Muscle recovery is one of the most important factors for all training programs. Think about it – without proper recovery after training your body is damaged for much longer. Plus recovery is the process that leads to muscle growth, which will be minimal if recovery is not executed properly.
Muscle recovery is not instant and won’t be taking place in just an hour or so. Some supplements say instant recovery, but there’s no such thing. However, there are different proven methods for recovery that should work for you.
Let’s take a look at the no BS approach to improvement.
Why Does Muscle Soreness Occur?
As a trainer, this is one of the most frequent answers that I’m asked throughout the week. The simple answer is most likely microscopic tears that occur in muscle fibers after being put through strenuous activity. This leads what is
called “DOMS”, which stands for Delayed Onset Muscle Soreness.
DOMS doesn’t take place until about 12 hours after training and can last from 24-72 hours. The soreness you feel immediately following a workout is lactic acid buildup in your muscles and not DOMS.
These two concepts are not related to each other and are different processes. DOMS can also come felt in signs such as muscle swelling, weakness and even stiffness as well. Lactic acid is similar in symptoms but only lasts a few hours. Though they’re separate processes; both fall under the category of muscle soreness.
How to Increase Muscle Recovery through Stretching
Stretching has been shown to not really help reduce DOMS, but this does not mean it sucks for recovery. Any person I’ve trained has experienced a better recovery process by performing both active and static stretches a few times a day. Myself included in performing this method for muscle recovery.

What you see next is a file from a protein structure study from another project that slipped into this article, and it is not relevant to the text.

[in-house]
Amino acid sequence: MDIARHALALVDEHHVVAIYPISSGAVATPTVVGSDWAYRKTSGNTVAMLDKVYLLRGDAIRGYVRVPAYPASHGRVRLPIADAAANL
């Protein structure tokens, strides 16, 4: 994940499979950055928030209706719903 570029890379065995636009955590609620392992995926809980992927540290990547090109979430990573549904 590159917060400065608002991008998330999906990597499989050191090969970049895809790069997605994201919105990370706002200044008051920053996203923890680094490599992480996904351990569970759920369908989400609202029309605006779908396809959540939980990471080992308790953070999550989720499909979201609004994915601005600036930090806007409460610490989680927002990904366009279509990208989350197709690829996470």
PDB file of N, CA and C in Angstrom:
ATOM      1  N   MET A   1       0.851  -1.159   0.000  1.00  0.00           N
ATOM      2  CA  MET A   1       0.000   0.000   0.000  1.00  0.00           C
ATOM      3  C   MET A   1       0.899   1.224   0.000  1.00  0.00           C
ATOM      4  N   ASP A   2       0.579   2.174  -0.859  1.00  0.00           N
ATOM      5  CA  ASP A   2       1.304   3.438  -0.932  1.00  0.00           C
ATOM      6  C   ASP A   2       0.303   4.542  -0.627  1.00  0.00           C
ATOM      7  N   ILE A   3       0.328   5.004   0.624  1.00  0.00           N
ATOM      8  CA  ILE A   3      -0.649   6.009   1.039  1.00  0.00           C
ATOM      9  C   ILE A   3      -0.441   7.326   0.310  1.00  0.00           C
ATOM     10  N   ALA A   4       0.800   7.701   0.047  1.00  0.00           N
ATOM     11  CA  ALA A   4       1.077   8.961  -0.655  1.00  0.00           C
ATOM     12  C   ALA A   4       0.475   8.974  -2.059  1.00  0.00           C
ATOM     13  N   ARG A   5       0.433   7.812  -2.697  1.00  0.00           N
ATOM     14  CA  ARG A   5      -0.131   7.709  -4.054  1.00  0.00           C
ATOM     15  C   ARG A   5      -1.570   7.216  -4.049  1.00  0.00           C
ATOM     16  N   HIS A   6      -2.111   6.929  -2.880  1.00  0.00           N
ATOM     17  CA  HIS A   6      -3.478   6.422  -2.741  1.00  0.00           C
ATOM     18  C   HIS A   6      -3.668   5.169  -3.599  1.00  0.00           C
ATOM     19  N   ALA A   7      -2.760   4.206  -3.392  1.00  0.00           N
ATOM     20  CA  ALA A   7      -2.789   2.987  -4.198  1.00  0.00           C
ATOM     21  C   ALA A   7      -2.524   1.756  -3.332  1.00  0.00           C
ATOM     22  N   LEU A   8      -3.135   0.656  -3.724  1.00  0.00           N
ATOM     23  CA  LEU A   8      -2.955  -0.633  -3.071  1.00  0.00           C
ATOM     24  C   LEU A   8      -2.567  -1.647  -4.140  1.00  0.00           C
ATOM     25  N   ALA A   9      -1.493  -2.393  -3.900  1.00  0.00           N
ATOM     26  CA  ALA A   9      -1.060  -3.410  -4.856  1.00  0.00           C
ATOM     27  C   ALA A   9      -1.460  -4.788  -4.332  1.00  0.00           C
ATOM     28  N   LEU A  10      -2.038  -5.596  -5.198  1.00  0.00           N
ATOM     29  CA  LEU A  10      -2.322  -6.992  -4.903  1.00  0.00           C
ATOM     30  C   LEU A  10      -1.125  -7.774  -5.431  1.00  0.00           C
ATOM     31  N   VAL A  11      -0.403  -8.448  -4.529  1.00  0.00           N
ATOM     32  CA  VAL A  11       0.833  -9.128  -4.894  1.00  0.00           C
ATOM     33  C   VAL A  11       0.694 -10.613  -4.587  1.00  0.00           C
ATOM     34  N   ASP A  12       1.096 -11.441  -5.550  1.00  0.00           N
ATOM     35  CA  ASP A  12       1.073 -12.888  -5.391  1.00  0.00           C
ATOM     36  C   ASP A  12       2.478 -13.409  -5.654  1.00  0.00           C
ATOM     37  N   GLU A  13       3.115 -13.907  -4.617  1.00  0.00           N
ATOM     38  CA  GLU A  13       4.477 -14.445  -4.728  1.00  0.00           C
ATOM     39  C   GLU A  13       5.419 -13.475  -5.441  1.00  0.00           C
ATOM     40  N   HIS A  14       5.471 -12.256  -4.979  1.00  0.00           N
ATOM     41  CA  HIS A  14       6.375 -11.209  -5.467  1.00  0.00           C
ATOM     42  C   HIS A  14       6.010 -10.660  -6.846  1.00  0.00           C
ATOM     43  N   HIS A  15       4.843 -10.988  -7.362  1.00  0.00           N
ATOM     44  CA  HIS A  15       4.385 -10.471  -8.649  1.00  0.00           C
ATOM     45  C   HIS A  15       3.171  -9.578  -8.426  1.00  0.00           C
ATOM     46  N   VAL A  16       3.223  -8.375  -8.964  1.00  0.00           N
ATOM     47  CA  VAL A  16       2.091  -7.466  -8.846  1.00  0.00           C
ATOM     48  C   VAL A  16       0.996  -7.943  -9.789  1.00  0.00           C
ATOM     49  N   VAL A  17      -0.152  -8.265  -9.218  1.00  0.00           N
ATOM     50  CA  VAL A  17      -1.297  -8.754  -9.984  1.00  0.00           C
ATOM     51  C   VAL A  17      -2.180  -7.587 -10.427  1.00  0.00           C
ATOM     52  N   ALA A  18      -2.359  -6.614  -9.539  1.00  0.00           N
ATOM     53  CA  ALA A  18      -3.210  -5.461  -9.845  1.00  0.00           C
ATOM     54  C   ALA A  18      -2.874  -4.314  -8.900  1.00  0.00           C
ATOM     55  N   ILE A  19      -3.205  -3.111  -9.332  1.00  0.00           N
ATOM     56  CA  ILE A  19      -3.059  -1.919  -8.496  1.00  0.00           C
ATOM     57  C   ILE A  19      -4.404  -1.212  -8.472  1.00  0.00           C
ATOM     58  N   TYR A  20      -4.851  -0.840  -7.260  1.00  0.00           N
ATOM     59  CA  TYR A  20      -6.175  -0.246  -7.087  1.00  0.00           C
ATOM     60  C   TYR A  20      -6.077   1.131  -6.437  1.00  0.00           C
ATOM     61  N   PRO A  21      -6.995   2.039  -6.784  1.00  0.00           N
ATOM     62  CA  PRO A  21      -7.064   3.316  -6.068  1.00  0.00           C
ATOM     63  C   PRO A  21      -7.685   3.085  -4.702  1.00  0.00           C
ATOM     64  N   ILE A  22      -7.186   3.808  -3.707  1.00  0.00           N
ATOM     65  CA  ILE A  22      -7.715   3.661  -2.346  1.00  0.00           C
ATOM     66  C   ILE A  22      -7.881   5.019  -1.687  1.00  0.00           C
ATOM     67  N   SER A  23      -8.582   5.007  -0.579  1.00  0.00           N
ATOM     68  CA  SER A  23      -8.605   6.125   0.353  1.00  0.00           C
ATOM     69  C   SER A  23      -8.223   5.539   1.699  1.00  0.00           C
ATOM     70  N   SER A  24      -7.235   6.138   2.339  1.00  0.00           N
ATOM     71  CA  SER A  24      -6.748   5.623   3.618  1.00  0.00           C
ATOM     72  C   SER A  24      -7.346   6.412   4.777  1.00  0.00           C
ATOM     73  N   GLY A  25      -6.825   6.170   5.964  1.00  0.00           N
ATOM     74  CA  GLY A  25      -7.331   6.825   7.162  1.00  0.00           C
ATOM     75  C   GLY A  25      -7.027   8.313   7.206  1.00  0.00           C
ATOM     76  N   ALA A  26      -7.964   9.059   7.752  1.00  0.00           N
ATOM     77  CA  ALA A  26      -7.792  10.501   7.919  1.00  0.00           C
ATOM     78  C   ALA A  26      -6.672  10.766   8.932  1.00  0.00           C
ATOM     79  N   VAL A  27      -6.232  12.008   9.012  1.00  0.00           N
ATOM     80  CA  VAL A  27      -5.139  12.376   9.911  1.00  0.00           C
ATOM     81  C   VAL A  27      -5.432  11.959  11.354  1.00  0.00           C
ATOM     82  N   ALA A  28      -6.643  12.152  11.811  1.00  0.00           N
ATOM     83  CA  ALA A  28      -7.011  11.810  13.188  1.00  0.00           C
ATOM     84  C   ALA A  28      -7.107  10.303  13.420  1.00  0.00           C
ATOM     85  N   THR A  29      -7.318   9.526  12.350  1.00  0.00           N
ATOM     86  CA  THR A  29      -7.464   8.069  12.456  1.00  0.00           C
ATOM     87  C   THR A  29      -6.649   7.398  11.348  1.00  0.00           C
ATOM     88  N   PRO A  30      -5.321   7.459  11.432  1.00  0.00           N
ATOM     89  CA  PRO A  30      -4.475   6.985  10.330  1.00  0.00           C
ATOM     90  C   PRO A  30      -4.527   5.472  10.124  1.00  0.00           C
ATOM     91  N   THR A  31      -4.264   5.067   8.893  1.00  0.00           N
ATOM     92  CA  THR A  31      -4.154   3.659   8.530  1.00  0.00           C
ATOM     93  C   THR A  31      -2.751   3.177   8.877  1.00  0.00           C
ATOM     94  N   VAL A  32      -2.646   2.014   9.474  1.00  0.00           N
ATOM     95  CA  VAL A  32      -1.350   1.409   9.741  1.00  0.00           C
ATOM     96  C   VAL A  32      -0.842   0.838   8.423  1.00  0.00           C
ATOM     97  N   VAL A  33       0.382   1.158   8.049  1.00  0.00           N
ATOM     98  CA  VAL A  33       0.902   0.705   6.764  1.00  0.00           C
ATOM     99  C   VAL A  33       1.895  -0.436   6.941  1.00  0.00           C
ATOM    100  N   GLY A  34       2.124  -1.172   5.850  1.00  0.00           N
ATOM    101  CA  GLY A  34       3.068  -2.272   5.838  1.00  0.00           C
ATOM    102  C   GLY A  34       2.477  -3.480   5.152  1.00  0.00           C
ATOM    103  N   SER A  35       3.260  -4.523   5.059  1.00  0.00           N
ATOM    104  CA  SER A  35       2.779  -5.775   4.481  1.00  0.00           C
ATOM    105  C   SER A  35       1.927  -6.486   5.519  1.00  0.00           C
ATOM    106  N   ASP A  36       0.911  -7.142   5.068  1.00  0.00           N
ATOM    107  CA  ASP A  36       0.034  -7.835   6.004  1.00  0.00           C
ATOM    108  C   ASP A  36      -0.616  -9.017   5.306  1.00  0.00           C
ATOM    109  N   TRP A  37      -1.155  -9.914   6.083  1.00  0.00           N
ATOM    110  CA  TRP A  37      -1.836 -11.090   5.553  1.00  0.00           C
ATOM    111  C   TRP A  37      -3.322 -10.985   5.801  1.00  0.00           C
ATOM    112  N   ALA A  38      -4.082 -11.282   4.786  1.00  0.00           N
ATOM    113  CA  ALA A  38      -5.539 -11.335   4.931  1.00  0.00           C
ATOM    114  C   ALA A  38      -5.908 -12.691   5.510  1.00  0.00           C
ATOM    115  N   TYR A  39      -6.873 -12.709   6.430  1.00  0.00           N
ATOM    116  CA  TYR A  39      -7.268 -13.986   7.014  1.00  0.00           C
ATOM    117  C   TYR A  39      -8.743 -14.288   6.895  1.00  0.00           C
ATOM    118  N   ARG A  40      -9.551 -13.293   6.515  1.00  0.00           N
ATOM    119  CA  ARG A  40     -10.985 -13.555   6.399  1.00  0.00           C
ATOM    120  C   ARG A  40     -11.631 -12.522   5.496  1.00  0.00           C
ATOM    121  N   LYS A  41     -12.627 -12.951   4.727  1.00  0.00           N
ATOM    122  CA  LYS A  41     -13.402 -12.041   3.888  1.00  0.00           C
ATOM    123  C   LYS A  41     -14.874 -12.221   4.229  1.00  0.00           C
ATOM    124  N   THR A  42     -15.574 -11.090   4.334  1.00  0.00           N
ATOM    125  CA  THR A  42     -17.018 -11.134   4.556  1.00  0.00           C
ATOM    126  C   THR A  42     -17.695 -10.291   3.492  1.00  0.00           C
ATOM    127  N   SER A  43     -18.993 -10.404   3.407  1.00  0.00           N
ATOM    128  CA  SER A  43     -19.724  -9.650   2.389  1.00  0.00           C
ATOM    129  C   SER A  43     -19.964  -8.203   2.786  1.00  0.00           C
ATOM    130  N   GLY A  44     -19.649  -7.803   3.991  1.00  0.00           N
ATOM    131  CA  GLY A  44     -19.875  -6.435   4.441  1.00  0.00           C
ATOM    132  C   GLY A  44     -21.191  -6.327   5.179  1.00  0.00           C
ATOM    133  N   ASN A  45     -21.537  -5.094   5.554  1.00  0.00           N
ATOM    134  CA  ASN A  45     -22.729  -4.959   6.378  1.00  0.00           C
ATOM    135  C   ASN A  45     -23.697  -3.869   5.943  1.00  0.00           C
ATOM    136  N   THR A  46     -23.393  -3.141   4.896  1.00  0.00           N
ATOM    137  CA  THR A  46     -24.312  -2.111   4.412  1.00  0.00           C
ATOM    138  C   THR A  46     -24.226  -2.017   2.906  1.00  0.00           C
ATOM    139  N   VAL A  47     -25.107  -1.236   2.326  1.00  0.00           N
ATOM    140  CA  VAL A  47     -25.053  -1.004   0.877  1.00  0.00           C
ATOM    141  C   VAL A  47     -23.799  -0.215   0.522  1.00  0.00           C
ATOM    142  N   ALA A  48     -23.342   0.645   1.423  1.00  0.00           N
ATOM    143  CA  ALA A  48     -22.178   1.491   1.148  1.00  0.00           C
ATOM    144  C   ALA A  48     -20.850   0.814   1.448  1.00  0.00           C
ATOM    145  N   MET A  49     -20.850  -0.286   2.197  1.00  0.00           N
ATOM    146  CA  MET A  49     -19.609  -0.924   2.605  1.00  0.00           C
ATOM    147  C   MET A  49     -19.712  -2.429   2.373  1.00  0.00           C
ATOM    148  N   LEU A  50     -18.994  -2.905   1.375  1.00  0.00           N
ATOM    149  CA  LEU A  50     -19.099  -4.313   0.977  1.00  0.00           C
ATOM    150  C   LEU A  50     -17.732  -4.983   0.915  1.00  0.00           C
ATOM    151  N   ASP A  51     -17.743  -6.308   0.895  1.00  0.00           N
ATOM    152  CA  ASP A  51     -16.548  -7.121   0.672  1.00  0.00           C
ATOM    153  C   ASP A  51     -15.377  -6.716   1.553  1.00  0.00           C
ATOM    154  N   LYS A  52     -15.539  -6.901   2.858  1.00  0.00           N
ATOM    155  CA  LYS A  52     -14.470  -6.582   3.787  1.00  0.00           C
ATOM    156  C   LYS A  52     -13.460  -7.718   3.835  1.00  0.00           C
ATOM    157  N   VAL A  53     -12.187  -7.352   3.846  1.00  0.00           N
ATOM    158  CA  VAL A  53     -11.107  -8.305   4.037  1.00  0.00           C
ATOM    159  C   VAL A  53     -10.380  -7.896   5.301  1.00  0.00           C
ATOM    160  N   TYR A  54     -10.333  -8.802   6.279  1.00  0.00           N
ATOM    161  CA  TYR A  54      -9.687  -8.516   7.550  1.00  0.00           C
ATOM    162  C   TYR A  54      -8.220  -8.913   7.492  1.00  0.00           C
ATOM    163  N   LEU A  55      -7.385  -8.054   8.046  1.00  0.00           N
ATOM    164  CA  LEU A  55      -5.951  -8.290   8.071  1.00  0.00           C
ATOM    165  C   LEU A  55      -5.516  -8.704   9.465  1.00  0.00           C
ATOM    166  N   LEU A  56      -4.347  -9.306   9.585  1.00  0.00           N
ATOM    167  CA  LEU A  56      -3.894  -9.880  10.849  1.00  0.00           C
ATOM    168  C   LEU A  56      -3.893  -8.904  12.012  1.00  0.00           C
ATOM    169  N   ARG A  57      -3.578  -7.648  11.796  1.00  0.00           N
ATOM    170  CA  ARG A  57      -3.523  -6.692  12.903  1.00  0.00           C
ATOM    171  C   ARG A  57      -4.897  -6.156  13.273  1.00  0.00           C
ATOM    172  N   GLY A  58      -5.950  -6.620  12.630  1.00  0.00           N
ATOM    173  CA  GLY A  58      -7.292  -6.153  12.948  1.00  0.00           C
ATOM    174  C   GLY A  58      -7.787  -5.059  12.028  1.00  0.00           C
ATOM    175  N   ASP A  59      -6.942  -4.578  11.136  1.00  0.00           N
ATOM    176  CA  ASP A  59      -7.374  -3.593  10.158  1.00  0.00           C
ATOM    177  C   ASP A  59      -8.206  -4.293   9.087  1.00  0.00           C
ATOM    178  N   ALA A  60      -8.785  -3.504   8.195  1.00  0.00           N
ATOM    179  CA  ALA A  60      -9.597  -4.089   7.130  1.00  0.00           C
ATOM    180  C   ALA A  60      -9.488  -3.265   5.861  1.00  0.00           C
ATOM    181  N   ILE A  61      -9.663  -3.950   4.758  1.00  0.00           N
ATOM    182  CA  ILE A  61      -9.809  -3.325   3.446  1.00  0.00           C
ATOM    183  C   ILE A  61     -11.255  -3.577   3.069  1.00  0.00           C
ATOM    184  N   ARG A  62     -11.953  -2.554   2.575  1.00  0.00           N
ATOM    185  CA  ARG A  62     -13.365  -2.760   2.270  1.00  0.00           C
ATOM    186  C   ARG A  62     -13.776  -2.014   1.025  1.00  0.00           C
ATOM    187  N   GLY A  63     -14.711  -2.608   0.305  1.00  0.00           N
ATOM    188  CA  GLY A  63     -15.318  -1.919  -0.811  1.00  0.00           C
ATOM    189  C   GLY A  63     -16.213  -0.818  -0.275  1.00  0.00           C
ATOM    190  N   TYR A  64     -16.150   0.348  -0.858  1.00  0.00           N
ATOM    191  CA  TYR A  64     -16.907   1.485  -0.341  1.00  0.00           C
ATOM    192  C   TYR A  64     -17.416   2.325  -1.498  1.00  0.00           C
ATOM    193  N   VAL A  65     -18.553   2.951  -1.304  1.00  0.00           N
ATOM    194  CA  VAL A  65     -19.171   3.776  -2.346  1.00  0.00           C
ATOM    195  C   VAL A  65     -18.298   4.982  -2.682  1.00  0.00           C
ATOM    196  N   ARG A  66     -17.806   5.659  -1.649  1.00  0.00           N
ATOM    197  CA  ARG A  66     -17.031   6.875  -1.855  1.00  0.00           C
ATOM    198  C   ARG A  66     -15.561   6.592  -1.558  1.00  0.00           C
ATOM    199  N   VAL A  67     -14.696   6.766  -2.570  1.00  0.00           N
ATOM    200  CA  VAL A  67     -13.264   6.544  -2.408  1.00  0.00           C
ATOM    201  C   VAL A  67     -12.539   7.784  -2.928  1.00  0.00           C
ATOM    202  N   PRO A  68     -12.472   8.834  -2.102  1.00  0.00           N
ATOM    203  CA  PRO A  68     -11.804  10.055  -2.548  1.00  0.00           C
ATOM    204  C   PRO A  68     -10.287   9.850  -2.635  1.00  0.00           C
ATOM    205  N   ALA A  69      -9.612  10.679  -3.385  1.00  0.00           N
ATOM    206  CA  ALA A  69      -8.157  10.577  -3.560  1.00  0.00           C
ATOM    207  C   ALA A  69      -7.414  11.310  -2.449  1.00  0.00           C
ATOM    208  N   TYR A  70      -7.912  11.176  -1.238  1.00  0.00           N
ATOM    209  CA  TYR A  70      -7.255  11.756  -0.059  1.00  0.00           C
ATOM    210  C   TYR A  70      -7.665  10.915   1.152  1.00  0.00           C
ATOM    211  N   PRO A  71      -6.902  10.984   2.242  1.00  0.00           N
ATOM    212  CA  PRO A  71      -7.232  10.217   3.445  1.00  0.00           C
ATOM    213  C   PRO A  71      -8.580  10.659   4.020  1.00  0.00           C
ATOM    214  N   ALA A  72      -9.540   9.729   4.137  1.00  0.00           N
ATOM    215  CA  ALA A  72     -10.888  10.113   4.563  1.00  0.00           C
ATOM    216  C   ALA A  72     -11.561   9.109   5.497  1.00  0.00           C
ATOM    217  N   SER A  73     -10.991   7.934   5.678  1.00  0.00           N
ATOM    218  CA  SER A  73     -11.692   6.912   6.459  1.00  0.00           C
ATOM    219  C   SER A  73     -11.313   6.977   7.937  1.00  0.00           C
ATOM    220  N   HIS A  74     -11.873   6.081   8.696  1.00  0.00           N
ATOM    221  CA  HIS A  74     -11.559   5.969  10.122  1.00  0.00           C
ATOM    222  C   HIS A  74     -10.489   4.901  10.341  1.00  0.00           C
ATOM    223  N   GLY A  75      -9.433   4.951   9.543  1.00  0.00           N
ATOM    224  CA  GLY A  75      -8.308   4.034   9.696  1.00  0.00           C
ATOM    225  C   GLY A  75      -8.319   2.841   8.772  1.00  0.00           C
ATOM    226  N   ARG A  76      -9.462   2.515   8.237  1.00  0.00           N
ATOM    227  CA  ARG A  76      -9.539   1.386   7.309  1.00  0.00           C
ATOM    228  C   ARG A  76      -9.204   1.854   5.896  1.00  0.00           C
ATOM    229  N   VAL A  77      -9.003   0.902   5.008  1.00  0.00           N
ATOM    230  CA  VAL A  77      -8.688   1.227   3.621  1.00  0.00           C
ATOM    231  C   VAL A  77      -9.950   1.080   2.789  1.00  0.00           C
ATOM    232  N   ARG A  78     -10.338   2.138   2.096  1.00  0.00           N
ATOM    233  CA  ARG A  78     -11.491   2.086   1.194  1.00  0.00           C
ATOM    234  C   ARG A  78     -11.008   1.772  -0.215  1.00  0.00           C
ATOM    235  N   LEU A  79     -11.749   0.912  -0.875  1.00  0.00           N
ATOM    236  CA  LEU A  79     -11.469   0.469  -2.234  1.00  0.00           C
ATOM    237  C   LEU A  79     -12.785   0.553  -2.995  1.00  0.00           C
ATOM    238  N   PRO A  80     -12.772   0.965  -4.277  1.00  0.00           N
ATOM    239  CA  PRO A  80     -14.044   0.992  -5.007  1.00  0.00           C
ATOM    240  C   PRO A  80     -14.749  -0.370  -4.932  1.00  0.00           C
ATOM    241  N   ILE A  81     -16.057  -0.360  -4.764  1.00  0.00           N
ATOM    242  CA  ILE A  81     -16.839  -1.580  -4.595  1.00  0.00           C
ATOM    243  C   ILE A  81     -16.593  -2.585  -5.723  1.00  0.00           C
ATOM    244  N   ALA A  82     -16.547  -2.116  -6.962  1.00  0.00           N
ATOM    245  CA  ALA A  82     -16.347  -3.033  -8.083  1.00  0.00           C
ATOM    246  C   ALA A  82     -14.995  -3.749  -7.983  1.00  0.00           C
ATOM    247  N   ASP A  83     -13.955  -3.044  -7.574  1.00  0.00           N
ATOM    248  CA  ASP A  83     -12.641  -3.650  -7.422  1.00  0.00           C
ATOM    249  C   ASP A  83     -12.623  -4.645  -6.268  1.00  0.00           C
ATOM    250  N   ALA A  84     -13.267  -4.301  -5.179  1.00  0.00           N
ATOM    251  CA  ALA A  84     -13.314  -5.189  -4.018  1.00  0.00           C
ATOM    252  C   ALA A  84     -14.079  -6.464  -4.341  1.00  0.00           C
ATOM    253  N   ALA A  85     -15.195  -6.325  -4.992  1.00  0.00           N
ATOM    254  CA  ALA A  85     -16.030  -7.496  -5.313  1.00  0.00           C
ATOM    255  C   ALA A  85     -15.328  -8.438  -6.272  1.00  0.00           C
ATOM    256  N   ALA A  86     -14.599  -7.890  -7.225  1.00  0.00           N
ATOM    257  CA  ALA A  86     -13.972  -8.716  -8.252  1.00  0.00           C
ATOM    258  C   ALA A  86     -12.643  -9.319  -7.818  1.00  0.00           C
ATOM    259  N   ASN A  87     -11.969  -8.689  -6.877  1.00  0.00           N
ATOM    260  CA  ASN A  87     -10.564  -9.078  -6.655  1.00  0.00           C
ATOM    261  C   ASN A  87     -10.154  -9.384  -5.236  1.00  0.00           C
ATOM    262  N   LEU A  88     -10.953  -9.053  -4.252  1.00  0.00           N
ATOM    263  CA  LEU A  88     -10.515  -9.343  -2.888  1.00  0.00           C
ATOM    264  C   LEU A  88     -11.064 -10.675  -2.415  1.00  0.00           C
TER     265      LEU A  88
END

Now let’s look at two different stretching techniques for training. Active stretching is to be performed to help reduce DOMS, speed of recovery, and possibly prevent injury.
This type of stretching is when you move your muscles and joints through movements actively i.e. in constant motion.
This type of stretching has been proven to help reduce DOMS, and is the only type to do so.
Always actively warm up before resistance training to
“loosen” muscle fibers and “lubricate” your joints. Tight muscles forced under tension tear much worse and can lead to injury.
Static stretching is when you just take a joint and place it through it through its full range of motion then hold the position. This movement is generally held for 30 seconds or longer, but is not good to be utilized prior to training.
Static stretching is bad pre-workout because you’re telling your muscles to relax and “go to sleep”. Save this type of stretching for after your workout and rest days.
Perform Light Resistance Training
Sounds a bit odd, but creating movement with resistance actually helps your muscles heal and recover better. The reason for this is because you’re increasing the blood circulation in your body bringing nutrients to the damaged muscle fibers.
This essentially supports the process of protein synthesis, which is when your body uses consumed protein to repair muscle fibers.